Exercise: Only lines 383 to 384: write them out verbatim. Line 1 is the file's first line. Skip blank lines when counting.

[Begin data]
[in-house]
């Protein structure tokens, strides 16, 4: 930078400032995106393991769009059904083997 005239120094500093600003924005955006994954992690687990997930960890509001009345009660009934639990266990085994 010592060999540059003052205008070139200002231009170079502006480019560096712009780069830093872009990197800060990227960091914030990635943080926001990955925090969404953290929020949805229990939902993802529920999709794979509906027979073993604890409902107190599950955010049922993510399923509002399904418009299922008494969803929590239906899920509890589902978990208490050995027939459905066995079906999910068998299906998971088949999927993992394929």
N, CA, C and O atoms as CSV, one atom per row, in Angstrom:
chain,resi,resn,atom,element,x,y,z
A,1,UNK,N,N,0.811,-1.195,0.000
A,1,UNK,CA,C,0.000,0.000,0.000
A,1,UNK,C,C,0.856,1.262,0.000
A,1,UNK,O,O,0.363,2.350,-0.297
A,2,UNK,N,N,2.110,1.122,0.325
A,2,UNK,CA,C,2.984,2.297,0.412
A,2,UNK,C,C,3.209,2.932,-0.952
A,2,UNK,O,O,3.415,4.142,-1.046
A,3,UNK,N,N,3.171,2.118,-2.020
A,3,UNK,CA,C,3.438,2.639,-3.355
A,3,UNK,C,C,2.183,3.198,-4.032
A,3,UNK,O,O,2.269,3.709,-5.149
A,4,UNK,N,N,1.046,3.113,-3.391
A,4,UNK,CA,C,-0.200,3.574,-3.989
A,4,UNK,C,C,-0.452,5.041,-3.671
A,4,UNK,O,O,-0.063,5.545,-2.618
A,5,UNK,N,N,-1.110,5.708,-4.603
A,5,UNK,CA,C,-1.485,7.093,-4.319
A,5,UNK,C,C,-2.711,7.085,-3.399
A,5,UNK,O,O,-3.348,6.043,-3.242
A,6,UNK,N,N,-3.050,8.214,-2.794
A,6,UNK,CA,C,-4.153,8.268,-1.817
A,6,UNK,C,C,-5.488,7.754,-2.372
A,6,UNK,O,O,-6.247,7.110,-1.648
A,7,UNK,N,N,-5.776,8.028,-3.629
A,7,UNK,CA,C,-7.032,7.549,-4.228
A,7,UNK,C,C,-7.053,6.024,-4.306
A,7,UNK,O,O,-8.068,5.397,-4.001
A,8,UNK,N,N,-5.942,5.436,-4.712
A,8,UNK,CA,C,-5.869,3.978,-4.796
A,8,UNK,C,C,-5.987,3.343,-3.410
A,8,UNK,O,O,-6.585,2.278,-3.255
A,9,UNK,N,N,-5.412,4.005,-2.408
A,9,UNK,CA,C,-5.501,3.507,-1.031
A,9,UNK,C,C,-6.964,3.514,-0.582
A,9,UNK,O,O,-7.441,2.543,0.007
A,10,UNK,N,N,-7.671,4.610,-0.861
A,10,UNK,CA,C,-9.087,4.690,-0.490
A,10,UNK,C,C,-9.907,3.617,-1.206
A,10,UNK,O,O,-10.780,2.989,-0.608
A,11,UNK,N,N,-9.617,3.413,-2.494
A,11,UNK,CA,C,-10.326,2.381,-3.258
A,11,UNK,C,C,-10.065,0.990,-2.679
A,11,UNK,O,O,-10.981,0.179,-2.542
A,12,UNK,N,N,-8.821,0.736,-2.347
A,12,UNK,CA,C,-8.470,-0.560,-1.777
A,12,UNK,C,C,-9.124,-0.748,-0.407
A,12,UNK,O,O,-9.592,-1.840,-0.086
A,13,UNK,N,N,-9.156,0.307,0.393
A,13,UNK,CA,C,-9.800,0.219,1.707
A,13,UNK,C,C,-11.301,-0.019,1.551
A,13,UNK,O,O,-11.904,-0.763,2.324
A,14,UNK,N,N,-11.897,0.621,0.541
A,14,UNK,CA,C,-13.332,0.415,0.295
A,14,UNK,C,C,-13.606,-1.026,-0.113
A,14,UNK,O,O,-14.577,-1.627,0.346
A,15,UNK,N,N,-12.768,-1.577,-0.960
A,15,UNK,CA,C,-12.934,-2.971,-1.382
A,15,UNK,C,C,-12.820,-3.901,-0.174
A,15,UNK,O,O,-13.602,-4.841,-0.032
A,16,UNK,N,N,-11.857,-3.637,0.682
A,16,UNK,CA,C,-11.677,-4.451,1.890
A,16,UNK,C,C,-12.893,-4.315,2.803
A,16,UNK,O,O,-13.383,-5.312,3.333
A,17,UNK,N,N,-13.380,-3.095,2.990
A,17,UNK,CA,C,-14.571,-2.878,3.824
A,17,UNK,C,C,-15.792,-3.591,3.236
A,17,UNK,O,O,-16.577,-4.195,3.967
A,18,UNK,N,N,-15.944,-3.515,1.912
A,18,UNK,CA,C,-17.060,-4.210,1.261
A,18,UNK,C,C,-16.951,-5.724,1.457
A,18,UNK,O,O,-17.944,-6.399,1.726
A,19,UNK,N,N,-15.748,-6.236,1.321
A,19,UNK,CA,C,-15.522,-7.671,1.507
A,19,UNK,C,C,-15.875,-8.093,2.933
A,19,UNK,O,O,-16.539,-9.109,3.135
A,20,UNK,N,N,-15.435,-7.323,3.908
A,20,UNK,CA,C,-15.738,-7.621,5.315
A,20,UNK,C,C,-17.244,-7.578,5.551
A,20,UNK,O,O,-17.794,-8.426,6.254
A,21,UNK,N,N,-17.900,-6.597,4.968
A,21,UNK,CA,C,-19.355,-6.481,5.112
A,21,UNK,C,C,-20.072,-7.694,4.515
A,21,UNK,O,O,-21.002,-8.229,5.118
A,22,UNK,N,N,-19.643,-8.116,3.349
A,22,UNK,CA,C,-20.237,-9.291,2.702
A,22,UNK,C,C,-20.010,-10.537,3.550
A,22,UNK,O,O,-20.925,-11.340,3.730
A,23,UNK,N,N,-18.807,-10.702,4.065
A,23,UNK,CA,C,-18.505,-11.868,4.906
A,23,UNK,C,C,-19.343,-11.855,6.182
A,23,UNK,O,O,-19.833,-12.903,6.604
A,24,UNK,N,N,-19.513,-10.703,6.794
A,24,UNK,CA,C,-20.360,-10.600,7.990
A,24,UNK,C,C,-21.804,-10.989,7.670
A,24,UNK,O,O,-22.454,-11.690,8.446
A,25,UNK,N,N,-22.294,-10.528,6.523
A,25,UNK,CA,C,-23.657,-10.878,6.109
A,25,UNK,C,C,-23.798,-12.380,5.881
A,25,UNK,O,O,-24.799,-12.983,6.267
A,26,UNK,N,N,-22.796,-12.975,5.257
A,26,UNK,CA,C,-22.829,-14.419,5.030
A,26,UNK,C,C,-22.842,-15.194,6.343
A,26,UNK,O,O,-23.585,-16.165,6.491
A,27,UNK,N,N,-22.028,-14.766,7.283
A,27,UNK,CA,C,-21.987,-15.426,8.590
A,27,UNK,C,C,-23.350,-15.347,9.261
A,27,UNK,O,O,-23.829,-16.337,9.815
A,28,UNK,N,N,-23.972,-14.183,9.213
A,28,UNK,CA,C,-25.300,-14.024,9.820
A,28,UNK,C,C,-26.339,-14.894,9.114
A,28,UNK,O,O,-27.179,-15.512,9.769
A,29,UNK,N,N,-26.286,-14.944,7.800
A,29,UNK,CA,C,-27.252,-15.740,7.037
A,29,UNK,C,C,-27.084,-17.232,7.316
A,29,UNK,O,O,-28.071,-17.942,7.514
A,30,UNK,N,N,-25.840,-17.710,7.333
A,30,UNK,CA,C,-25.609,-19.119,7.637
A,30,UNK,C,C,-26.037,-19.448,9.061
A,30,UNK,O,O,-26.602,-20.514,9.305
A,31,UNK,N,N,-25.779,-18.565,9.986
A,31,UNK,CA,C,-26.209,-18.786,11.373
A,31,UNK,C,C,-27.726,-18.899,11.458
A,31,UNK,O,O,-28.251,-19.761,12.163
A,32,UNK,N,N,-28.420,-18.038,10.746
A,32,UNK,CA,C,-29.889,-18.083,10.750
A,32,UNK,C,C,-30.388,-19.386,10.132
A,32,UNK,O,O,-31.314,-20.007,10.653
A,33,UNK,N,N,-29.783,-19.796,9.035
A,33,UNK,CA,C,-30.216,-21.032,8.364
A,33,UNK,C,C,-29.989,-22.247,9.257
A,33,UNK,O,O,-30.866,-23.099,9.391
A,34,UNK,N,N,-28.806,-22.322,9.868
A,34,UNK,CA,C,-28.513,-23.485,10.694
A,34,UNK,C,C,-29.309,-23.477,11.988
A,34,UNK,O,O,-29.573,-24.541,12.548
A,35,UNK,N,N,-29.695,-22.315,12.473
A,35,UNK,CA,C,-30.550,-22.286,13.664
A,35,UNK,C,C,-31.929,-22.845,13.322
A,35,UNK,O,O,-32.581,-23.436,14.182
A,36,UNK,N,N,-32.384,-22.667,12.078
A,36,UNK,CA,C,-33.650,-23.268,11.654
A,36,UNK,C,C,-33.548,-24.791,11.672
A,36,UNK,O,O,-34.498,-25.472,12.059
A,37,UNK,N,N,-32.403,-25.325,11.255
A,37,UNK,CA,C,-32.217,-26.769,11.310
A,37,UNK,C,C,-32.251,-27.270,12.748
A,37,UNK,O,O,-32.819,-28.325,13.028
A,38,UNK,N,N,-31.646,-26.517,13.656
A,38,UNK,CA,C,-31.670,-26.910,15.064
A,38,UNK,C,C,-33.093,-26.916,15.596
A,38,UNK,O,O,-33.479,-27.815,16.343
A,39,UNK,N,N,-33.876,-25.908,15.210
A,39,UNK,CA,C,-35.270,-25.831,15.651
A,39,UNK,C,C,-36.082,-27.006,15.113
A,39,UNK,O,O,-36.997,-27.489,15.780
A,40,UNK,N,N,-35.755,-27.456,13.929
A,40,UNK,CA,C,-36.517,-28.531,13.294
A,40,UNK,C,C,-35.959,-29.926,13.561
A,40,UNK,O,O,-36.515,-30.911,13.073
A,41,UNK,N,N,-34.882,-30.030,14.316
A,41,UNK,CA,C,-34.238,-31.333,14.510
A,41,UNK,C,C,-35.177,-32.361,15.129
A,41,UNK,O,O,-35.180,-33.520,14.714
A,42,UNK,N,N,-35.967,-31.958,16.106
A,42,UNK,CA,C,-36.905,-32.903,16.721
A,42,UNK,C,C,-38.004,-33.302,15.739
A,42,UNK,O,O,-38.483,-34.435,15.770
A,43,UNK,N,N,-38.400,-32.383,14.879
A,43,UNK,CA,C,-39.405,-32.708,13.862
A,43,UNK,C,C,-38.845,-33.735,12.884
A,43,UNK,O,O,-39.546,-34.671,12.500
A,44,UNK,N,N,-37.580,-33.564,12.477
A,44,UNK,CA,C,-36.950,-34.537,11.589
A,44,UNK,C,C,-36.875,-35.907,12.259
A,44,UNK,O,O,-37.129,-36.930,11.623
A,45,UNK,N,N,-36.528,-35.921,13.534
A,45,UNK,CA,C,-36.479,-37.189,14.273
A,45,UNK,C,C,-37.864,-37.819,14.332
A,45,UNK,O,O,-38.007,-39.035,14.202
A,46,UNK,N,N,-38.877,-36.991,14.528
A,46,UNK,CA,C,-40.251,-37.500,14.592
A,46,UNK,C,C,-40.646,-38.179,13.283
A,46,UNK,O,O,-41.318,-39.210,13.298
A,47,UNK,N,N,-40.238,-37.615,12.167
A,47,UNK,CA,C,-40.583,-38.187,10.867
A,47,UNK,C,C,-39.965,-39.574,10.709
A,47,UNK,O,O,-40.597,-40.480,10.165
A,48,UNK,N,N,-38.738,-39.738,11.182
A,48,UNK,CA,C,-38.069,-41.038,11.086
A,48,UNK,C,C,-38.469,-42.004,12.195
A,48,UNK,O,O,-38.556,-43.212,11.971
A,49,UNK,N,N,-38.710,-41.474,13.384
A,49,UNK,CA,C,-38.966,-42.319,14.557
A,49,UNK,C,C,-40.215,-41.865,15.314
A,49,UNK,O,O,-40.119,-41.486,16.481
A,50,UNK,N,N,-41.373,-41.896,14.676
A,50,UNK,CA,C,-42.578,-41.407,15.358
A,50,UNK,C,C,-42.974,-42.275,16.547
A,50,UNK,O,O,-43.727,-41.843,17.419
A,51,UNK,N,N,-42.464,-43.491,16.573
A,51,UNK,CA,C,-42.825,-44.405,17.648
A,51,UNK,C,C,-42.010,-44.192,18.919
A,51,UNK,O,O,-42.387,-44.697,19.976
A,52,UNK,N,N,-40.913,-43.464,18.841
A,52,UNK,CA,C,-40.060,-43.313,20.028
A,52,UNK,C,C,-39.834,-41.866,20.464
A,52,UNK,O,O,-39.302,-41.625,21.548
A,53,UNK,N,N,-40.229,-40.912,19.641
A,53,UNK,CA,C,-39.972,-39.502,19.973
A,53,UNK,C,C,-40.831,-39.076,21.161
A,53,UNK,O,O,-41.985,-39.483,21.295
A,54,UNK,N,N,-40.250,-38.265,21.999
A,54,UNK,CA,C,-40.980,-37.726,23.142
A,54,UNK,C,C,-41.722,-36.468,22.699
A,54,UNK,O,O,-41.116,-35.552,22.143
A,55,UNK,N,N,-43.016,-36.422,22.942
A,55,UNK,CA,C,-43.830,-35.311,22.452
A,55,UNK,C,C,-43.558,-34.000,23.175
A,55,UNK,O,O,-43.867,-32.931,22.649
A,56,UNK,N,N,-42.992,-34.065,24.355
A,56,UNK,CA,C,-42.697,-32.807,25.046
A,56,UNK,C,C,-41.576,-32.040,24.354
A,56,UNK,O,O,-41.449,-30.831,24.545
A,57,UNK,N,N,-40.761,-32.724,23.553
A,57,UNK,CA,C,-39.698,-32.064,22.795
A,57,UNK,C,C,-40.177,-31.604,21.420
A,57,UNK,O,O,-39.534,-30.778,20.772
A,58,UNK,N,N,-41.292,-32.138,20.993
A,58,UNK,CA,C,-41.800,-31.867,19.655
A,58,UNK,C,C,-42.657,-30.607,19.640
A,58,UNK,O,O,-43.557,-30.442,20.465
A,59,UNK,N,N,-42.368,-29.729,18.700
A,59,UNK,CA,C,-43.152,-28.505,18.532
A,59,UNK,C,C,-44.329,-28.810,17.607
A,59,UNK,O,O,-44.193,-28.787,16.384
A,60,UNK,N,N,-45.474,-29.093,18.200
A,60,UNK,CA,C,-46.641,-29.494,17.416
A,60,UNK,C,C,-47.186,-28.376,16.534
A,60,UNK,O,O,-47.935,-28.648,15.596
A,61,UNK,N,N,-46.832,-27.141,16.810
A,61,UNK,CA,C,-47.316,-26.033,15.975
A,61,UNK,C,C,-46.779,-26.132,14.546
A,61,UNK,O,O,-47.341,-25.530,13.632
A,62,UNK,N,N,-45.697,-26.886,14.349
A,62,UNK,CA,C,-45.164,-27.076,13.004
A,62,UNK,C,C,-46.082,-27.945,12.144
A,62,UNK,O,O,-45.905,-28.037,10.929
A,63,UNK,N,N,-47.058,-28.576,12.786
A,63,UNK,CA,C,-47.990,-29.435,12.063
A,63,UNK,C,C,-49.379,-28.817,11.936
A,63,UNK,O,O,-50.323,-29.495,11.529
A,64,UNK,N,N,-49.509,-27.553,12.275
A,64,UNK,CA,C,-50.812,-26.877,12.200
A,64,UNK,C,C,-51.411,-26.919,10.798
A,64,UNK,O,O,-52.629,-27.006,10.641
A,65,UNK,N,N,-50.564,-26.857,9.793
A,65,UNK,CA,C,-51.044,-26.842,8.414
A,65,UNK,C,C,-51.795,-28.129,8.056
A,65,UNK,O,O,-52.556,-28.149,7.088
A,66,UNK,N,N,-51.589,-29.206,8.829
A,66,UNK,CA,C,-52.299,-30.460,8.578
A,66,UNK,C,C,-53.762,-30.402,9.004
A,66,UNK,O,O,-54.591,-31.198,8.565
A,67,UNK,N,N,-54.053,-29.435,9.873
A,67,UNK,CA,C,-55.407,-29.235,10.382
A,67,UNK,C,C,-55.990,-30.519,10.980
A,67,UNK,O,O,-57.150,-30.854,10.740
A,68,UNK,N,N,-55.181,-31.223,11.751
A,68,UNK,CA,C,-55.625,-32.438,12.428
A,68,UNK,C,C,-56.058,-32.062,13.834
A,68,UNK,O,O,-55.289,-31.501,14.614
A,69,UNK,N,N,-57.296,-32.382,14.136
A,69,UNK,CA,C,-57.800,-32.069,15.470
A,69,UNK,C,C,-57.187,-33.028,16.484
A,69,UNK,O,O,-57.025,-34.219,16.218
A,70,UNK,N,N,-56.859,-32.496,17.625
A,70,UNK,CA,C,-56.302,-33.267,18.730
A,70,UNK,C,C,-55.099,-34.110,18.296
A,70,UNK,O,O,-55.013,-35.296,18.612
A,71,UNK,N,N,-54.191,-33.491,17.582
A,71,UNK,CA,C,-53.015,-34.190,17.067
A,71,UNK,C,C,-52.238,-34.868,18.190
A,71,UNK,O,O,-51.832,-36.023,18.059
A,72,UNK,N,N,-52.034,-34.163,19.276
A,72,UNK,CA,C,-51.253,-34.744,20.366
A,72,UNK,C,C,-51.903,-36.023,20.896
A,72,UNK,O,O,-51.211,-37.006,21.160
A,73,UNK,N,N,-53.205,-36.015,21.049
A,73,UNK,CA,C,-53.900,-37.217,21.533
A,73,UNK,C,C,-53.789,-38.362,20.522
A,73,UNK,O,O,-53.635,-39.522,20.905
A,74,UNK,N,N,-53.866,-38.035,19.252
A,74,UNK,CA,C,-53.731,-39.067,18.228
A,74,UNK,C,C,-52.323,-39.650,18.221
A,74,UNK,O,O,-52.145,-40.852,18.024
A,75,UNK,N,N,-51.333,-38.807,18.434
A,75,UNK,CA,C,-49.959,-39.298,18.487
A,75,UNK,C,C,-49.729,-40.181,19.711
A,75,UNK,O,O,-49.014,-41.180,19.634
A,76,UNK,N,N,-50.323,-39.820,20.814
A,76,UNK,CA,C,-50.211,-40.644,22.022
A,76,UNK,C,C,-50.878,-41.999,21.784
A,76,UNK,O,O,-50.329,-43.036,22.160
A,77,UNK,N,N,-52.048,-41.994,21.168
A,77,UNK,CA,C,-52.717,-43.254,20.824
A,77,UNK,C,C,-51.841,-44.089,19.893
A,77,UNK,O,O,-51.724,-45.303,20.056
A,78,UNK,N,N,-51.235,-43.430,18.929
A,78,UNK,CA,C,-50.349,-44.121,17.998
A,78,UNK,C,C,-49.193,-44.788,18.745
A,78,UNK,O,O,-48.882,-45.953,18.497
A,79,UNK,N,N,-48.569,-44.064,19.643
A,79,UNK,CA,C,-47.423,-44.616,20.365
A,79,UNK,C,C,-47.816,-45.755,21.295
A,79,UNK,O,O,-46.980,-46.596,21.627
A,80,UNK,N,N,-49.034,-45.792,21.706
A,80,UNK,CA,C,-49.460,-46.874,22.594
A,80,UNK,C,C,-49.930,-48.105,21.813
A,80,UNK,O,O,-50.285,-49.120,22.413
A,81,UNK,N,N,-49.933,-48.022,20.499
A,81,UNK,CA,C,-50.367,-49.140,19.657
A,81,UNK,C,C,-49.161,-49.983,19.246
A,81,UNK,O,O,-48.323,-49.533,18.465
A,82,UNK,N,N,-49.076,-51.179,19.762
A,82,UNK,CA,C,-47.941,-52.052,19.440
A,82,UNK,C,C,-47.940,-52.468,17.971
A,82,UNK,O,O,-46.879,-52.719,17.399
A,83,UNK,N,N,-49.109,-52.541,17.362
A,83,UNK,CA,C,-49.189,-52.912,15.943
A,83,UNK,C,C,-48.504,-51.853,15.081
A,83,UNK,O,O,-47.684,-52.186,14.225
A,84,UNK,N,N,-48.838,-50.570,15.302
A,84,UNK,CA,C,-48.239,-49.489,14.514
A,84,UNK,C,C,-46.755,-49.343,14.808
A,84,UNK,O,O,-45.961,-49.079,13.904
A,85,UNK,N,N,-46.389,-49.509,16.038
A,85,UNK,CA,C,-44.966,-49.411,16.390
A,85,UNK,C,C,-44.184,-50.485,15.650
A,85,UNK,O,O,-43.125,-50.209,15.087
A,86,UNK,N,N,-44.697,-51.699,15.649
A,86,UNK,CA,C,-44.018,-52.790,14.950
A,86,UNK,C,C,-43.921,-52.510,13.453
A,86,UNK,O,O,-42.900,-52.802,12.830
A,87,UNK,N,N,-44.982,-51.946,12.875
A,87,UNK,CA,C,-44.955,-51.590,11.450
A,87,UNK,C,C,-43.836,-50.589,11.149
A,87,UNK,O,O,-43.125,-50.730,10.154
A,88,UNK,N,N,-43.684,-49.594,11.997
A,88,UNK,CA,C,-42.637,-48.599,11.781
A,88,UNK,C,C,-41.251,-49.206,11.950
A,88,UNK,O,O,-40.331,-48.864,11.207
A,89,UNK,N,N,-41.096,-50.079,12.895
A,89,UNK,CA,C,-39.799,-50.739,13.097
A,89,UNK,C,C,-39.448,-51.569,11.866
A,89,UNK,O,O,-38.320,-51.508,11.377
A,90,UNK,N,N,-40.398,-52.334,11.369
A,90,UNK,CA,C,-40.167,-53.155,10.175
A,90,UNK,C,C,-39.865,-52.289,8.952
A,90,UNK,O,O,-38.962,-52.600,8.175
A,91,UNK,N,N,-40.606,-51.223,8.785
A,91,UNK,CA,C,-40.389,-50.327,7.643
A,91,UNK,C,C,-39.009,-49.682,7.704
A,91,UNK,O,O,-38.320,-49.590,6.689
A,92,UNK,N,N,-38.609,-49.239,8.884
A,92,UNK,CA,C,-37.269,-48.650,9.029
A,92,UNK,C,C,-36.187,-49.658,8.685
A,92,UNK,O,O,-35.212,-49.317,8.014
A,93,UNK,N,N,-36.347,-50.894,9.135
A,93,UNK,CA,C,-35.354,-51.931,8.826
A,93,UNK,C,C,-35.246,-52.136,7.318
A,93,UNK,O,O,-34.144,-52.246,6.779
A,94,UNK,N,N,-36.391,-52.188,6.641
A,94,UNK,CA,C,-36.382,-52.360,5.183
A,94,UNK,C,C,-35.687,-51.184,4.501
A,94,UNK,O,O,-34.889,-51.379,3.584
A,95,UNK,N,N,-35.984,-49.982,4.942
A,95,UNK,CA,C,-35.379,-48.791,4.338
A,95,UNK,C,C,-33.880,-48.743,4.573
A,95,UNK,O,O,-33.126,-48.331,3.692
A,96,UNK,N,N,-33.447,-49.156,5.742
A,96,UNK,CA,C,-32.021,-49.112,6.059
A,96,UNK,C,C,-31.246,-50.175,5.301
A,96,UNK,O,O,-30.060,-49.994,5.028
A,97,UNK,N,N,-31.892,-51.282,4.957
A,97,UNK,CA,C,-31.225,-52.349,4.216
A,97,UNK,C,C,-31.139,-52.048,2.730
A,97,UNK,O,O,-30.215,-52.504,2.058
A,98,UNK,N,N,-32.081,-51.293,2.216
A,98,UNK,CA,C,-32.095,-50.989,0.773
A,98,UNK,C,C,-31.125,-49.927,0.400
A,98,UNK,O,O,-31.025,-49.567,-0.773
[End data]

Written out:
A,95,UNK,C,C,-33.880,-48.743,4.573
A,95,UNK,O,O,-33.126,-48.331,3.692